It included a link to an overview of the method, which I clicked. Then, as sometimes happens in the midst of epiphanies, I sat up straighter as I began to read. In a flash of insight, I absolutely knew that this was part of what I was looking for in our homeschool.

The method combined the freedom of unschooling with a balance of structure, responsibility, and academic focus–especially in the teen years–that resonated with me.

Though my kids were all young at the time, I ordered every book I could find about it and began to internalize its principles. And it turns out I had plenty of time to focus on my own education–because all my kids were in Core Phase.

[Read more…]

Understanding the basics of Waldorf education


Written by Donna Ashton of The Waldorf Connection

Waldorf is a living, breathing form of education that Rudolph Steiner, its founder, wanted to provide as an antidote to modern times.

Waldorf honors the whole child – body, mind and spirit – through music, arts, handwork, sculpture, stories and movement. It educates the child’s mind, nourishes their soul and meets their spirit at developmentally appropriate stages.

Through these arts, a child first experiences information physically and soulfully. The morning lesson incorporates many different subjects all based around the same theme. Children learn their letters through movement, first by walking the shape of the letter before writing or painting the letter strokes.

The letter is then reinforced through rhymes with actions, stories, and music. By first doing, children come to a concrete, tangible understanding of a concept before they are expected to apply it intellectually.

It isn’t that your child copies only your outer movements, but that they also experience your inner attitude of devotion, care, focus, sense of purpose, and creative spirit.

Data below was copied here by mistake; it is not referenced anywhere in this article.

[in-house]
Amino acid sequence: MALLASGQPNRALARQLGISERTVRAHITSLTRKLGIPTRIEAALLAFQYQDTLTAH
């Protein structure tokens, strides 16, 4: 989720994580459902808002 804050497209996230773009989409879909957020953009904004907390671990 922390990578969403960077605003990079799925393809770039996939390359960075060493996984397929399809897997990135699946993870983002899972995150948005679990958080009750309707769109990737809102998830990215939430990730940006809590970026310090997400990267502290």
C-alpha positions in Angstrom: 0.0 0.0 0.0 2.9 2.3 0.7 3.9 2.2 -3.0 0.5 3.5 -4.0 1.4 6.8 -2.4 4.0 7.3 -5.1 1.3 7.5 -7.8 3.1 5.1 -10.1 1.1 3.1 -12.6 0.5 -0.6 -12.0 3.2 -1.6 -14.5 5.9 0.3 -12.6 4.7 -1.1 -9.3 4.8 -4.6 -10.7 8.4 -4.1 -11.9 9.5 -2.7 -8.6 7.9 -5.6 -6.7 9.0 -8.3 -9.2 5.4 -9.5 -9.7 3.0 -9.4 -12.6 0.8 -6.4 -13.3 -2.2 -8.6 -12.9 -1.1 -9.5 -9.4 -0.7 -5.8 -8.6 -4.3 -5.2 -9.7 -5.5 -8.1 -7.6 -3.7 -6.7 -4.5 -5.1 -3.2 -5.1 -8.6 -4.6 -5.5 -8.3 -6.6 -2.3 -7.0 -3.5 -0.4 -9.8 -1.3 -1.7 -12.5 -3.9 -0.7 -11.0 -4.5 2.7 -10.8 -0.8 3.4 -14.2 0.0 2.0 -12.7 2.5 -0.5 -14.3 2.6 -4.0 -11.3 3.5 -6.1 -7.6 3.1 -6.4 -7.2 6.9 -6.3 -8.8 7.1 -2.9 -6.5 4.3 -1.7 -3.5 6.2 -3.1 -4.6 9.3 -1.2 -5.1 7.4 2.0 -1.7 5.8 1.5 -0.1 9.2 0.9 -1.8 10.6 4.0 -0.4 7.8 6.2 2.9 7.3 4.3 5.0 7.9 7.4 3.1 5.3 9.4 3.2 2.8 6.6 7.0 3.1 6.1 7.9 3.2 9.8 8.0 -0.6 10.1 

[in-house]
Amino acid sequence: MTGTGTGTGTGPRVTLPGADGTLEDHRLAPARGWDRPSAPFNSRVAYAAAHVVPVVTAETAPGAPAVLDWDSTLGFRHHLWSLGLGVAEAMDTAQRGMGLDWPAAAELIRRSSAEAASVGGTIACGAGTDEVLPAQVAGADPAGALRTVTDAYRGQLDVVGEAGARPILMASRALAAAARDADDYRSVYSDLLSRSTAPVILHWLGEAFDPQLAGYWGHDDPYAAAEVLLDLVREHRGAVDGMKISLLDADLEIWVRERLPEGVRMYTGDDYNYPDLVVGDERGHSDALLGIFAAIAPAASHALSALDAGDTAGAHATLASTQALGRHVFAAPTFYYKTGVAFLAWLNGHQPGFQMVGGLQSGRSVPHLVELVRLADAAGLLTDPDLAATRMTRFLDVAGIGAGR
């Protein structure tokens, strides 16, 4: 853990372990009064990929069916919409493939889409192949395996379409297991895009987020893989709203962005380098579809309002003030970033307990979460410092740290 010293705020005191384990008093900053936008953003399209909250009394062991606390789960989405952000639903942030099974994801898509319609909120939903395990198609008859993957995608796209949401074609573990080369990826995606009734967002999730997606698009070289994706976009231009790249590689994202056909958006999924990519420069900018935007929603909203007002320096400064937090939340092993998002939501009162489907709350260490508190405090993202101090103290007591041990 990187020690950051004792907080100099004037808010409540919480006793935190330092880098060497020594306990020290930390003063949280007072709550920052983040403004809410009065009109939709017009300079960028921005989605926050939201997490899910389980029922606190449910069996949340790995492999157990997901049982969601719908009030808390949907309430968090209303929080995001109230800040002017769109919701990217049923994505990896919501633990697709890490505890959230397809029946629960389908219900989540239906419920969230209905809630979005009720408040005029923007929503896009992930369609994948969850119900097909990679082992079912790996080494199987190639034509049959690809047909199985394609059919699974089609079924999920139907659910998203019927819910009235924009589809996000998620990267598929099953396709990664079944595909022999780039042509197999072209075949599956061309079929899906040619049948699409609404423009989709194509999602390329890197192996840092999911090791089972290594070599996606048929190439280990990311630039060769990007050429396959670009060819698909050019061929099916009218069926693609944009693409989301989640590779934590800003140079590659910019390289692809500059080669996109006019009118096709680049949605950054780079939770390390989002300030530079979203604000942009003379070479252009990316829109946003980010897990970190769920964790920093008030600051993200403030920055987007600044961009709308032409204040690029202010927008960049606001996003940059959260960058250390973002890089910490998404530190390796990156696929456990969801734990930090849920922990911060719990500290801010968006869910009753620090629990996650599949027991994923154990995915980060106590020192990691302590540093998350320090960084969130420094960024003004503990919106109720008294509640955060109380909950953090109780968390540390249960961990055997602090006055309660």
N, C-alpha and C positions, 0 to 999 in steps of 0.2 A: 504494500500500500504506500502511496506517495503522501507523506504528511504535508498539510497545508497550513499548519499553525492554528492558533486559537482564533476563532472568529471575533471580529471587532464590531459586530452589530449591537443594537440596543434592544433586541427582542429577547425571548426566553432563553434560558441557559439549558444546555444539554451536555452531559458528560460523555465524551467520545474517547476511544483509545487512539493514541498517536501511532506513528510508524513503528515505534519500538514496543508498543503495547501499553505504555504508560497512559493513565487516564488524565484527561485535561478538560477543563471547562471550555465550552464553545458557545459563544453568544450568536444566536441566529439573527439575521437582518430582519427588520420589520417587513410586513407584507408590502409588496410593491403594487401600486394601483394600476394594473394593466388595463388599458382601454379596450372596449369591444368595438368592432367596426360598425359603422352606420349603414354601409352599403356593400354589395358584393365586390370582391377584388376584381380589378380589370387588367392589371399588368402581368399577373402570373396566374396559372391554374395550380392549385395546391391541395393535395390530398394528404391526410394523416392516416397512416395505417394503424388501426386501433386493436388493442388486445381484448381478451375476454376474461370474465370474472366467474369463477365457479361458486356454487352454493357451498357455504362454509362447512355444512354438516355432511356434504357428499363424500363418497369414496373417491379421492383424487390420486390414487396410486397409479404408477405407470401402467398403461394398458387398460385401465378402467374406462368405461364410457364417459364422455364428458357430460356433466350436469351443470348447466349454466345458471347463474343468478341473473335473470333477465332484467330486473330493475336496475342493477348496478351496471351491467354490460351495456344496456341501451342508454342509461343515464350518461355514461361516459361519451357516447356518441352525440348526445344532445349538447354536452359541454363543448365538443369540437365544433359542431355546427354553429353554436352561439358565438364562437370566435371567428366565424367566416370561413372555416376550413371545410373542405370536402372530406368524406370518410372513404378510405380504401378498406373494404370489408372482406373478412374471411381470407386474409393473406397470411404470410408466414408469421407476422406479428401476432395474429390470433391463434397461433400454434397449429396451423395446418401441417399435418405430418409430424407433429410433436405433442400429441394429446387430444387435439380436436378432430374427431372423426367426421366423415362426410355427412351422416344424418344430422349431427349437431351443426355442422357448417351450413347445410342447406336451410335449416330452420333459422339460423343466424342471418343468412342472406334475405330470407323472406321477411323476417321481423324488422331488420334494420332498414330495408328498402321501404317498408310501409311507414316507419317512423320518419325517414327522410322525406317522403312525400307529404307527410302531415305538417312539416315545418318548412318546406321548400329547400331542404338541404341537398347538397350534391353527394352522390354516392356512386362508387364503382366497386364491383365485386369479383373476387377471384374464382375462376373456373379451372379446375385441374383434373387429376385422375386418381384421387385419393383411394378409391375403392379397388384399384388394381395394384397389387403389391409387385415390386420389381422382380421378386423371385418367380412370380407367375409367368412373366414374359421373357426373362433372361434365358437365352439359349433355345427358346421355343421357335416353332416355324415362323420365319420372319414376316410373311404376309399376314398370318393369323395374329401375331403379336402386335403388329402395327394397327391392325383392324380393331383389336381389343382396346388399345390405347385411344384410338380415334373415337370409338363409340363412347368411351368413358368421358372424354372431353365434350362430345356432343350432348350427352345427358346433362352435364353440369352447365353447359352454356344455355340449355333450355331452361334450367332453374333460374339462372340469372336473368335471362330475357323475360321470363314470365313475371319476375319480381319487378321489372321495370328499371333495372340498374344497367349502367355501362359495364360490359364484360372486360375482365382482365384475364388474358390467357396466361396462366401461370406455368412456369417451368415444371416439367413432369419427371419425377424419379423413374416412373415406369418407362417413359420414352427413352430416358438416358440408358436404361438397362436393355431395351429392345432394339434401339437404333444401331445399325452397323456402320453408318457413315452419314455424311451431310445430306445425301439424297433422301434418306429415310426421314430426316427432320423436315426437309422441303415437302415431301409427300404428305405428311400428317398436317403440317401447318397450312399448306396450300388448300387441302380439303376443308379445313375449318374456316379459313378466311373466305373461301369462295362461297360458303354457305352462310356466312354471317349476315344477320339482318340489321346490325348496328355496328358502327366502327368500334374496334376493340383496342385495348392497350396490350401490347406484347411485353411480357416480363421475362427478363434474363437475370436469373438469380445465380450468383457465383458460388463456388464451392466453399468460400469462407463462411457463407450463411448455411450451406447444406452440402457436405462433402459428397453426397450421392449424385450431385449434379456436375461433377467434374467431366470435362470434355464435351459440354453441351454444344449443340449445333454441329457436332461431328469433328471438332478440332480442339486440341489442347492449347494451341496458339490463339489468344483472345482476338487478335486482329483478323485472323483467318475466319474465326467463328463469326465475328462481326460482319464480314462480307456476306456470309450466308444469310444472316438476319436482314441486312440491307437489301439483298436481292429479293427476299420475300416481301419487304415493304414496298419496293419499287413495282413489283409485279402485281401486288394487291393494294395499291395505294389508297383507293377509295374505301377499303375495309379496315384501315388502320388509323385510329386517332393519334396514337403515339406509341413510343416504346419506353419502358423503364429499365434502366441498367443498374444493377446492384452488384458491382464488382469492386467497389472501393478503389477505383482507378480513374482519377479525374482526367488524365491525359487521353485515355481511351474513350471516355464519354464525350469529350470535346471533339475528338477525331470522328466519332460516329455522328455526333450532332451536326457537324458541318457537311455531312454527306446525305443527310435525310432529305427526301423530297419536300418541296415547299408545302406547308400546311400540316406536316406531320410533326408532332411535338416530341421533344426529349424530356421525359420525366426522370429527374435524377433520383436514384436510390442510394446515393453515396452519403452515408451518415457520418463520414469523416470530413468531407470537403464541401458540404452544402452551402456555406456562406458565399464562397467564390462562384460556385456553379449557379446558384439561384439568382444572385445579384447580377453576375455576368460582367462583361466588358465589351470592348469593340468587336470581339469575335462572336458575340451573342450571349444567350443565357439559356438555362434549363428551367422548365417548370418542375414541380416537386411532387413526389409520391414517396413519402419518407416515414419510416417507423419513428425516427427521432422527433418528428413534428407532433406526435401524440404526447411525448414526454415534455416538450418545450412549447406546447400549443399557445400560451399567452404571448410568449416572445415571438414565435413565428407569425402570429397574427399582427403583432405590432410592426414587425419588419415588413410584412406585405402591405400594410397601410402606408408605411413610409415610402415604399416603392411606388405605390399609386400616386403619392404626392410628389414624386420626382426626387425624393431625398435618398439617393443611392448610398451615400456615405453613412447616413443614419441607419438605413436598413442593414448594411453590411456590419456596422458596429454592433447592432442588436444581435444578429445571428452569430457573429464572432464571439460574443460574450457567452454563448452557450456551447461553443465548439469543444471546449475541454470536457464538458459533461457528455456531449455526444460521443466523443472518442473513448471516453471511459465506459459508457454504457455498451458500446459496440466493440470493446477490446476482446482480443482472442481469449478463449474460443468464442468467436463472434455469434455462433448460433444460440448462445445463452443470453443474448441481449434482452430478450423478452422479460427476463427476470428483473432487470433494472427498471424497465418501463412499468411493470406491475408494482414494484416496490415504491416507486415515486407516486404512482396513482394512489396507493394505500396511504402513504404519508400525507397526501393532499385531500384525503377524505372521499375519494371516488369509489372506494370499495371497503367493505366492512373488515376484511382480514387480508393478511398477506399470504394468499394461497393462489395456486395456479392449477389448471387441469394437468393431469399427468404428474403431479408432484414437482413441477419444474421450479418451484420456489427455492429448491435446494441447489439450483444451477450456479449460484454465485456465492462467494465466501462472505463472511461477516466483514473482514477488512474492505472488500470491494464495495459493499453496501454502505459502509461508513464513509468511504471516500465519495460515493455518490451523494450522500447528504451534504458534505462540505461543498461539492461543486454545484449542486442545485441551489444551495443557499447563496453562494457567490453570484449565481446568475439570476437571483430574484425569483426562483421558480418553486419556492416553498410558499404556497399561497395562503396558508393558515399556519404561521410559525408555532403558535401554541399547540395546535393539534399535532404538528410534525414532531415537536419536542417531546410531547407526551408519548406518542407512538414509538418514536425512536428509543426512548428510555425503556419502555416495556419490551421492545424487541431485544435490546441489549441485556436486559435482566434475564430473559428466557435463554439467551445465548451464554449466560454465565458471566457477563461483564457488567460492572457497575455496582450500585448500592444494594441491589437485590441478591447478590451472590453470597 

[Read more…]

Learning to read without books: Supporting your dyslexic homeschooler

shawnapicmo2Written by Shawna Wingert of Not the Former Things.

My youngest son is nine years old. He is technically in the third grade. He loves animals, building structures in the woods, and jumping on our trampoline as often as possible.

He can do complex math in his head, and knows more about Ancient Greece than I do.

He is also unable to read even the most basic book.

He shies away from any activity that he thinks might possibly have anything to do with reading, including Sunday School, homeschool co-op classes, and has even asked me not to read aloud to him anymore at night.

My son has repeatedly said, over and over again, that he wants to learn to read, but not with books.

I believe my response has always been something like, “No way Jose. We love books in this family. You have to learn to read with books.”

My son is profoundly dyslexic. He wants to read – desperately. He has been asking for years to learn. This is not about reluctance. It is about his brain’s ability to decipher and comprehend the code we call the English language.

And the more he has tried and failed, the more I have researched and read books about dyslexia, and the more I have freaked out and pushed harder.

[Read more…]